Andrew Campana has created a multimedia work that reflects upon the rigidity and punctuality of the Japanese transportation system (and perhaps Japanese culture). This work references the banality of automated announcements directed at Japanese commuters and turns them on their head. The artist juxtaposes an image of a meticulously clean commuter train with randomly generated nonsensical sentences, such as "The line is laughing on Platform 15. Please beware," "The last train is watching on Platform 10. Please get ready," and "The line is floating on Platform 2. Please prepare yourself." This generative text (poem?) successfully uses video looping and speech synthesis (in addition to other Web technologies) to create a well-defined performance piece.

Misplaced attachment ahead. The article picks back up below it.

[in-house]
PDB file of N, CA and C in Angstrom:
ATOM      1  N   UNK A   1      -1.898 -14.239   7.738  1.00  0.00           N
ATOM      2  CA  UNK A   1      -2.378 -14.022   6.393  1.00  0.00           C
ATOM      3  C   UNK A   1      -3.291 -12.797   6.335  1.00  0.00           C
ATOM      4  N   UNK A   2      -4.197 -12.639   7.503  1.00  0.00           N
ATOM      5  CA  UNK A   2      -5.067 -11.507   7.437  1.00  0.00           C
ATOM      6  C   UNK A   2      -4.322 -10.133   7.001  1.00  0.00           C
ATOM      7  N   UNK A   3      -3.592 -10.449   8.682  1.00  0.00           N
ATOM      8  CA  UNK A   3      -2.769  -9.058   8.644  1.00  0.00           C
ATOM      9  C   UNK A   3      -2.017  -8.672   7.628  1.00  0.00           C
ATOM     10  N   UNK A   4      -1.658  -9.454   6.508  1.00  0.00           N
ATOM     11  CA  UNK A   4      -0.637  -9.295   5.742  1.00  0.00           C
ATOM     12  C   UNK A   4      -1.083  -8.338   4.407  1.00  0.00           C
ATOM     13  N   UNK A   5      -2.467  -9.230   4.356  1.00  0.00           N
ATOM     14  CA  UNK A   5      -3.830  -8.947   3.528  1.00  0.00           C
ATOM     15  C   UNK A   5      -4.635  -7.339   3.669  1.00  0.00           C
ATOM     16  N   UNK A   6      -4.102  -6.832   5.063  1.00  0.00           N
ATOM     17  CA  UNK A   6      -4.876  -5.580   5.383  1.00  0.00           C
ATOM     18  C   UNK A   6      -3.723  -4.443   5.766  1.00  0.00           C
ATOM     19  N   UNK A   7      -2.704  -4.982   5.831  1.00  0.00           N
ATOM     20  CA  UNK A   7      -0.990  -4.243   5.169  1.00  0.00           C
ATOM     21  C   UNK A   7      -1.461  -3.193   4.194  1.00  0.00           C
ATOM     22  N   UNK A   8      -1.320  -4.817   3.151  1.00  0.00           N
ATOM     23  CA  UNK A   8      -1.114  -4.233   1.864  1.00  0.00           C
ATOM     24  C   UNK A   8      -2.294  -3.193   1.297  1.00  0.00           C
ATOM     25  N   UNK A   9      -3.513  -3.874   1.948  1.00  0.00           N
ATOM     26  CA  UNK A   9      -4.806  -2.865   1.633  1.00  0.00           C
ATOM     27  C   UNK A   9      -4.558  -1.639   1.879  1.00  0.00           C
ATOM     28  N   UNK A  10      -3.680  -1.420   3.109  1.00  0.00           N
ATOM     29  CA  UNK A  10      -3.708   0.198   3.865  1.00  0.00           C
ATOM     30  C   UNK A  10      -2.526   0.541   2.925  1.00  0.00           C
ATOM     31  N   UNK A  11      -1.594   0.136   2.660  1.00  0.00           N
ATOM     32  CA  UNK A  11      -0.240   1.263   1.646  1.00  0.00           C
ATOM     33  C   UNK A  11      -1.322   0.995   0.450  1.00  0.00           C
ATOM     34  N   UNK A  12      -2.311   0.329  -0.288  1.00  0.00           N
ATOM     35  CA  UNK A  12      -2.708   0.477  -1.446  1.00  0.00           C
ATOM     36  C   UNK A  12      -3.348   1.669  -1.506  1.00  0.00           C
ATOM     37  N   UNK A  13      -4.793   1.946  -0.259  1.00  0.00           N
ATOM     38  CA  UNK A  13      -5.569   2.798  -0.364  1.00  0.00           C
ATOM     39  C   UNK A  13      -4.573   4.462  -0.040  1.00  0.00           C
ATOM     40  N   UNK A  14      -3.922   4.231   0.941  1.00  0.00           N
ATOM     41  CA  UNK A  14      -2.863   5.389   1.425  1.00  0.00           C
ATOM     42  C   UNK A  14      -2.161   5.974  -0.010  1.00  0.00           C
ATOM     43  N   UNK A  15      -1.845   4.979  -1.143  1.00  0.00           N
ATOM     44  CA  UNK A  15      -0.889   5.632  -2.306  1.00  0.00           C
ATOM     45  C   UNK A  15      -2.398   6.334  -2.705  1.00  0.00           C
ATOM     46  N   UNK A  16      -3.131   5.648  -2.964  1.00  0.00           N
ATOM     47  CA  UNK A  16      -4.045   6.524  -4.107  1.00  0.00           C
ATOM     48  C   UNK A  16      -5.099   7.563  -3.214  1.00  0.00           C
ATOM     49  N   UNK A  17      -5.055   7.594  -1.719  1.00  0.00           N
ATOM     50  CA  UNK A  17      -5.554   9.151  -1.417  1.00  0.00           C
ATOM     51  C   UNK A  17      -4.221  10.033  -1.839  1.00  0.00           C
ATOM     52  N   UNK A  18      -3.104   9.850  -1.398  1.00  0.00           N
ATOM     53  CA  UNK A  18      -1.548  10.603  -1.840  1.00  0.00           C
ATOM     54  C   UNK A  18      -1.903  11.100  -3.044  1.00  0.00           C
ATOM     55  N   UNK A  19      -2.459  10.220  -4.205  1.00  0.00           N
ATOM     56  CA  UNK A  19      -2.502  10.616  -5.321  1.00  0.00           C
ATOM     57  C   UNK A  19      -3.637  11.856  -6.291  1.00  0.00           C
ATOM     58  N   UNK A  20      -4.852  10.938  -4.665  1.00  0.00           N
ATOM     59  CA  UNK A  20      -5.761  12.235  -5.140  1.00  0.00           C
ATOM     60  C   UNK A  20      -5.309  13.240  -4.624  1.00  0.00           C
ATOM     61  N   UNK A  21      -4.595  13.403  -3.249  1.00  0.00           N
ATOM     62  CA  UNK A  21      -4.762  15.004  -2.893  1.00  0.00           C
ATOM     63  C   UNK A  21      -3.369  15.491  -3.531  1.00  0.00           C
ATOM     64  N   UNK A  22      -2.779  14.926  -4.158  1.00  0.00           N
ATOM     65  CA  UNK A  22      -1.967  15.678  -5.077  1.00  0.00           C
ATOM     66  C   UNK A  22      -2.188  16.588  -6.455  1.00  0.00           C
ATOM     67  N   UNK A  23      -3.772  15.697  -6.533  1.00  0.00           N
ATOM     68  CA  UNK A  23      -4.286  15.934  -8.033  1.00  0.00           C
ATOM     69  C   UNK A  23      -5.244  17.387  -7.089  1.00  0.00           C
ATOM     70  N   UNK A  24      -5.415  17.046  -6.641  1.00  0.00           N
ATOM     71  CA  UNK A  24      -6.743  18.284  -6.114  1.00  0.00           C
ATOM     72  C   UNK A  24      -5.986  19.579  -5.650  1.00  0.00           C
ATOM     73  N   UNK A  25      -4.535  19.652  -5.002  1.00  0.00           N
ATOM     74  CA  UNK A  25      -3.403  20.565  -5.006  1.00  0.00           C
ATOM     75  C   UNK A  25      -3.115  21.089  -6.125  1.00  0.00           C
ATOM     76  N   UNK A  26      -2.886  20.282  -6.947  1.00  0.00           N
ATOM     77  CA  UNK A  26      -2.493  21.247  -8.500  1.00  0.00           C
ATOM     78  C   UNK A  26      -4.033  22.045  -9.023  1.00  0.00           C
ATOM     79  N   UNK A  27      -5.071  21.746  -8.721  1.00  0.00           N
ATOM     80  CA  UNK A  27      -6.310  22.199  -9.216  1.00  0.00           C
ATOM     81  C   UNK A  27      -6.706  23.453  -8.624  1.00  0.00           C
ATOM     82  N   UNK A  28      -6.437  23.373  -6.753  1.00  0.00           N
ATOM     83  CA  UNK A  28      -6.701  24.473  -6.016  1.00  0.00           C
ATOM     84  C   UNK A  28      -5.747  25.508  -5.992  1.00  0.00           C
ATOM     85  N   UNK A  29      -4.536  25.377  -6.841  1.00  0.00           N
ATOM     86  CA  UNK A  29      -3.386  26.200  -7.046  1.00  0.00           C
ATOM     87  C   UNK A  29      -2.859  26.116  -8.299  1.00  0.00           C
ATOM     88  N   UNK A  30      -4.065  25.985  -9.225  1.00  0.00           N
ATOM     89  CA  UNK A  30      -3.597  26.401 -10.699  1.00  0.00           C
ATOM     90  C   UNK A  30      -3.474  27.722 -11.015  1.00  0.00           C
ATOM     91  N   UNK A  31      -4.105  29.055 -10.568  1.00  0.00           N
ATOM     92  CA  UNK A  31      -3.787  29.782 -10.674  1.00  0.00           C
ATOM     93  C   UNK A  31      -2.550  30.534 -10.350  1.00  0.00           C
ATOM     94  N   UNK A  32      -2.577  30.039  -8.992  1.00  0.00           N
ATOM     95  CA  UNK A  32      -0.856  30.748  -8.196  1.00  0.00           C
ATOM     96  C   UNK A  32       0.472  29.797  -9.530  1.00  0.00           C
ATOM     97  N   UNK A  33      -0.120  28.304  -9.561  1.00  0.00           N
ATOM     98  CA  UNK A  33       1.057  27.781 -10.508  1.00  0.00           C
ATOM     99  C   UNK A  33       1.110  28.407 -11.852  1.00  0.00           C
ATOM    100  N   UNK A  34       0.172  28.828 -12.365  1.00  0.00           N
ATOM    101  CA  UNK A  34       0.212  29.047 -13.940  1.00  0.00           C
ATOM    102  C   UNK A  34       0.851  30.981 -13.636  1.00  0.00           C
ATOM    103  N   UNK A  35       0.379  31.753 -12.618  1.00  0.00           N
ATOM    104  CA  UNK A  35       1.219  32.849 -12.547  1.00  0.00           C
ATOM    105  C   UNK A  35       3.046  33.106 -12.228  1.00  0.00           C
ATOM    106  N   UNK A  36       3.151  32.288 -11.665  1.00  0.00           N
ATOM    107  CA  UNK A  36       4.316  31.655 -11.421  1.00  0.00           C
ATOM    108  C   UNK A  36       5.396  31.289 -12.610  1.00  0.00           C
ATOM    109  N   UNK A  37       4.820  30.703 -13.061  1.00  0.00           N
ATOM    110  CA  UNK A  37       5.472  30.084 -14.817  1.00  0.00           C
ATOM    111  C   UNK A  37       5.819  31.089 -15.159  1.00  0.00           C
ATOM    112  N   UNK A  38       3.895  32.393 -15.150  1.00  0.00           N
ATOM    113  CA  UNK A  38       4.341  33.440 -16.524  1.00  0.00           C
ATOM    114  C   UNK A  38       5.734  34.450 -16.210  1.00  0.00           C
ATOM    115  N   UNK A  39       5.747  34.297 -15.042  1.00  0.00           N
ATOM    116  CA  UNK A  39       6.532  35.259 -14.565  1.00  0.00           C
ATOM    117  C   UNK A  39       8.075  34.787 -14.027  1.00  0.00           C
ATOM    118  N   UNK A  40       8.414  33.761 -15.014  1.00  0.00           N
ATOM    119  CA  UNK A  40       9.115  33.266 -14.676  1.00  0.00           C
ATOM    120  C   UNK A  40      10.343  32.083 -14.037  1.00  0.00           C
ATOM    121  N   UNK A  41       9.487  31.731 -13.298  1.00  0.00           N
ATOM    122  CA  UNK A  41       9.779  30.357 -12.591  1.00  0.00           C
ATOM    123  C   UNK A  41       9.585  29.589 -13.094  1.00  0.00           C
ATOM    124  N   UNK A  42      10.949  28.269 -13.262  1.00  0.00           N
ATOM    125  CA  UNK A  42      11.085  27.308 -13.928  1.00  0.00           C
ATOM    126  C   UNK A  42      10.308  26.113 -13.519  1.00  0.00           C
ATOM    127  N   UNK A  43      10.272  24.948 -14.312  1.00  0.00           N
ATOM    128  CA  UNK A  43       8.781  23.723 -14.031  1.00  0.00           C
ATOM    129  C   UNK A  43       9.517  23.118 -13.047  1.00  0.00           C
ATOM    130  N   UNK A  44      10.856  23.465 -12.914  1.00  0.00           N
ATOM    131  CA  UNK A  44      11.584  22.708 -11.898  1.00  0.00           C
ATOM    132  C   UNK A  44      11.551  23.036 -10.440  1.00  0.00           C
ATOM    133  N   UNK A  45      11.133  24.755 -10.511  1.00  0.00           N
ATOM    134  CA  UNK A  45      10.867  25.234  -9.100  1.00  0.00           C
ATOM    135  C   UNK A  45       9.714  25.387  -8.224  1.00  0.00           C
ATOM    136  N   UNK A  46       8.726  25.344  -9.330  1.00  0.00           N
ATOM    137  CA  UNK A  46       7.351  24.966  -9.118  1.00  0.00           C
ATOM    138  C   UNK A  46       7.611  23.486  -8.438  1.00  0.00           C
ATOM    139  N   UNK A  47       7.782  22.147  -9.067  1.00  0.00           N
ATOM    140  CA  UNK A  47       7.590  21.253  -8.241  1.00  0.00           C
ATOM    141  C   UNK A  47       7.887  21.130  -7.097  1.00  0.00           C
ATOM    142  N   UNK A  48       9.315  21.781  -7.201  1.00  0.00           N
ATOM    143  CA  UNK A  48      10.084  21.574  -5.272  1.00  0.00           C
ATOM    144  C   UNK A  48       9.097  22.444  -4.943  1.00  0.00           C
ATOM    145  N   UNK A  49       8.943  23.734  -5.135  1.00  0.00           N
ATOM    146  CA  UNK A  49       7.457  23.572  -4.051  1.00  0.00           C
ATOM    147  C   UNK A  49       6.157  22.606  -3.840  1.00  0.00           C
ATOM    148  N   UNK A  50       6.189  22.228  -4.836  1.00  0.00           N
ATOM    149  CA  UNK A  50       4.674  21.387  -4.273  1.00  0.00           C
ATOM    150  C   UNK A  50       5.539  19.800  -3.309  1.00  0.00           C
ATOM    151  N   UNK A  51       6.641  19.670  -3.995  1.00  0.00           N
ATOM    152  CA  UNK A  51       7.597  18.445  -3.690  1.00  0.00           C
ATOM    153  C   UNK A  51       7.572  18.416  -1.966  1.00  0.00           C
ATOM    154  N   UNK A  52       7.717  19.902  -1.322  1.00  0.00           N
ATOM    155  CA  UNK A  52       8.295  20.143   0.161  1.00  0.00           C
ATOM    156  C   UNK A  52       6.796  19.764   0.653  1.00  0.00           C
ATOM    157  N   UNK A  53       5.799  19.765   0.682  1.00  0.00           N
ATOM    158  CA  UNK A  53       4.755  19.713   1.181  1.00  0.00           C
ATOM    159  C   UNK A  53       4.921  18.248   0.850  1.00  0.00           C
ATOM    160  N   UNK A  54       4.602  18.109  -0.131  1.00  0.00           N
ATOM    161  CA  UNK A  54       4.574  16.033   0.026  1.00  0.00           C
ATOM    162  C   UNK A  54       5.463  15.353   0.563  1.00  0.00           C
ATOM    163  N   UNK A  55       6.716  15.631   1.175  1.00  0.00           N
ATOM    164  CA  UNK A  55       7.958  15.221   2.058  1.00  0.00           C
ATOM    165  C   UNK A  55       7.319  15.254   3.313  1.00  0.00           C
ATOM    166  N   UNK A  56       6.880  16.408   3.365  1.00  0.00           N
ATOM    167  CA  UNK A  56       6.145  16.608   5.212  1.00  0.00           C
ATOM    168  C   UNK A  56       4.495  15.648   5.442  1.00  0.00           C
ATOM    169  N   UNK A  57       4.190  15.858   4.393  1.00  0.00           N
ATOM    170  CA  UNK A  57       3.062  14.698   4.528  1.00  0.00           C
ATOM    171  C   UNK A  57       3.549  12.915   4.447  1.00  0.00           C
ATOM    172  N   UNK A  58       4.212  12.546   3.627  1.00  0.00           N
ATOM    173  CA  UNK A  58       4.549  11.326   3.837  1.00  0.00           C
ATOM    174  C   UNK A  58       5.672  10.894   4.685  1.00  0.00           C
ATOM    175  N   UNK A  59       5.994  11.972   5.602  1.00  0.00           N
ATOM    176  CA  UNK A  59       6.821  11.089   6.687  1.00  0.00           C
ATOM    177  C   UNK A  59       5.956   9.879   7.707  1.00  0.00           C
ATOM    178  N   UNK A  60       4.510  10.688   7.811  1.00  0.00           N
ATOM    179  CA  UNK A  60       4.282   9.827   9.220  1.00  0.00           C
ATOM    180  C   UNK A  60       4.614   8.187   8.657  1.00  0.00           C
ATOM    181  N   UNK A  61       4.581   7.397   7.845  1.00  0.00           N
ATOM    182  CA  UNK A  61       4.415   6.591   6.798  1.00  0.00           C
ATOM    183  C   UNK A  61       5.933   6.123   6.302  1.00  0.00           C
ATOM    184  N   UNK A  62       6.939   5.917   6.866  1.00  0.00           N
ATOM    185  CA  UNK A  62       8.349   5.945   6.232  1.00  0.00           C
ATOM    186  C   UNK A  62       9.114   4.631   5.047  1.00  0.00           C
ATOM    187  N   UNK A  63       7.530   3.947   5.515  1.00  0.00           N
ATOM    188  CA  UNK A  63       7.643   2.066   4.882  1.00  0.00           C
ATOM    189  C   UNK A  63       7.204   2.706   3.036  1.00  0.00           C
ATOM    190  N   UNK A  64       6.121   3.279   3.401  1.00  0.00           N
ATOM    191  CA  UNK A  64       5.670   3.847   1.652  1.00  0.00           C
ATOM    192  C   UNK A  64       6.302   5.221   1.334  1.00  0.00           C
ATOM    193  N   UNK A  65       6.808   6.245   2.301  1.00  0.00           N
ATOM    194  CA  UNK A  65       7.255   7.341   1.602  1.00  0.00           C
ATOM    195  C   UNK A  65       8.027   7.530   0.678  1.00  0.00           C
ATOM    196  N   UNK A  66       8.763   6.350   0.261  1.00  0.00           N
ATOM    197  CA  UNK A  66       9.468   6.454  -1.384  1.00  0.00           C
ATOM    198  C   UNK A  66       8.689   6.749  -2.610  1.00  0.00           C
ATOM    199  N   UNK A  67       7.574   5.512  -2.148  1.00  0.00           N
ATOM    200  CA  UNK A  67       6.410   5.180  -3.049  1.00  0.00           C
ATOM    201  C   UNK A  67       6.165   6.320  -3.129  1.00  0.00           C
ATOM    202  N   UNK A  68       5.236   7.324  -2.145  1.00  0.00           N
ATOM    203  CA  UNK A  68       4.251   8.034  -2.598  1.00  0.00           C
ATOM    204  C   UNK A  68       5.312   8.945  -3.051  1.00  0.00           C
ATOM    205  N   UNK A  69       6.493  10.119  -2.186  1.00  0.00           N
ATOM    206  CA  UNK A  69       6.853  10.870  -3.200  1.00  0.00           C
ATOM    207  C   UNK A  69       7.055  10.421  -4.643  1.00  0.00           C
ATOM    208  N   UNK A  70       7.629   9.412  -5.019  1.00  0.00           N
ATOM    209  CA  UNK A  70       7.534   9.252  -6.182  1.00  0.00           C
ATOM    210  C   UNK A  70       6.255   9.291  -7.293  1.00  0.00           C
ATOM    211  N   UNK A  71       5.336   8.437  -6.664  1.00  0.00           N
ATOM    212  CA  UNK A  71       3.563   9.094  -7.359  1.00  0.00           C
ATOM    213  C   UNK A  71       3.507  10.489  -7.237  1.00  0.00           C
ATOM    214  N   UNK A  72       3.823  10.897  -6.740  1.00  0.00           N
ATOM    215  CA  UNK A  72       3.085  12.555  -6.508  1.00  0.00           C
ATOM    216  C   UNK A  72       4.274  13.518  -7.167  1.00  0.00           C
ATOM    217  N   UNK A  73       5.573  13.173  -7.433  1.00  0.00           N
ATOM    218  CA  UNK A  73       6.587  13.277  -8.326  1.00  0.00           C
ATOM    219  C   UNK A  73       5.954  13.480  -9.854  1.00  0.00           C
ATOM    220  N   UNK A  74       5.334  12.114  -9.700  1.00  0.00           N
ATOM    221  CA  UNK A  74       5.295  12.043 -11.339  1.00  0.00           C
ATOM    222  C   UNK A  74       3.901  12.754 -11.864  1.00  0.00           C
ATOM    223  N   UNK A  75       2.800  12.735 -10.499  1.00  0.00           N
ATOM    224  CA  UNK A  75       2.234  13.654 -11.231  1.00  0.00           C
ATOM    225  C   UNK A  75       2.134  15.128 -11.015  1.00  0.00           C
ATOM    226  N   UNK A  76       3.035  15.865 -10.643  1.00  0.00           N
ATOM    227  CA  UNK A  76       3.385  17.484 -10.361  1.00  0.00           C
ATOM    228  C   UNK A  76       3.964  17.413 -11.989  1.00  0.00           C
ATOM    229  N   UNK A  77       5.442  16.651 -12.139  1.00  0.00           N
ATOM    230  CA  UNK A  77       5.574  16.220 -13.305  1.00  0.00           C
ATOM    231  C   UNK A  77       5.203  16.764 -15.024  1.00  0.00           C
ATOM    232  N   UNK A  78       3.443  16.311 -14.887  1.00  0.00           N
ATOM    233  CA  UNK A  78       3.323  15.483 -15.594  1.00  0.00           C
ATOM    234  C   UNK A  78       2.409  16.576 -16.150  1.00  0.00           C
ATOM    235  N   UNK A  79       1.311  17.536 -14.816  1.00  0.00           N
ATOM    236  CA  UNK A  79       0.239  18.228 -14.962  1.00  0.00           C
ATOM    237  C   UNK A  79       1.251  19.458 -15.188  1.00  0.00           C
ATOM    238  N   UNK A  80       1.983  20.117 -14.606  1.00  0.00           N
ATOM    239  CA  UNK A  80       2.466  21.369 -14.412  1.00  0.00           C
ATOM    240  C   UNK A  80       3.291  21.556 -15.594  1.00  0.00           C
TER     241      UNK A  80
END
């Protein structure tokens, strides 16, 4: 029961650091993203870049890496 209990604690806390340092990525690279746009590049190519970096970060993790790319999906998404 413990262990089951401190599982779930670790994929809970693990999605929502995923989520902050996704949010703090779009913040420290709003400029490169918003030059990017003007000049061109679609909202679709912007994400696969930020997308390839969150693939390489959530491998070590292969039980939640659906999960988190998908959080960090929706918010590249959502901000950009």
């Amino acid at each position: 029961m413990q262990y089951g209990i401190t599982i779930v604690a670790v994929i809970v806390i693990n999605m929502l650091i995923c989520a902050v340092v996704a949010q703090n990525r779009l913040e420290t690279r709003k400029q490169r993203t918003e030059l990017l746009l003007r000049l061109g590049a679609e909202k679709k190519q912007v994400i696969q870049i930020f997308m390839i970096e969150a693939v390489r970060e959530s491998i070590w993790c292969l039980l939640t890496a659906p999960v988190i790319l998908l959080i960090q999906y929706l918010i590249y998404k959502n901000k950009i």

It is important to note that the text of this work is generated in both the Japanese and the English languages simultaneously. What is interesting is that each of the two texts follows the semantic structure of that language creating in the viewer a different experience. This work blurs the boundaries between artistic forms and genres. Is it a performance piece, a generative poem, or something else?
The patterns, repetitions, and the form of the text ground it in the poetic genre, but the work overall seems to transcend that and cross into other areas of e-literature.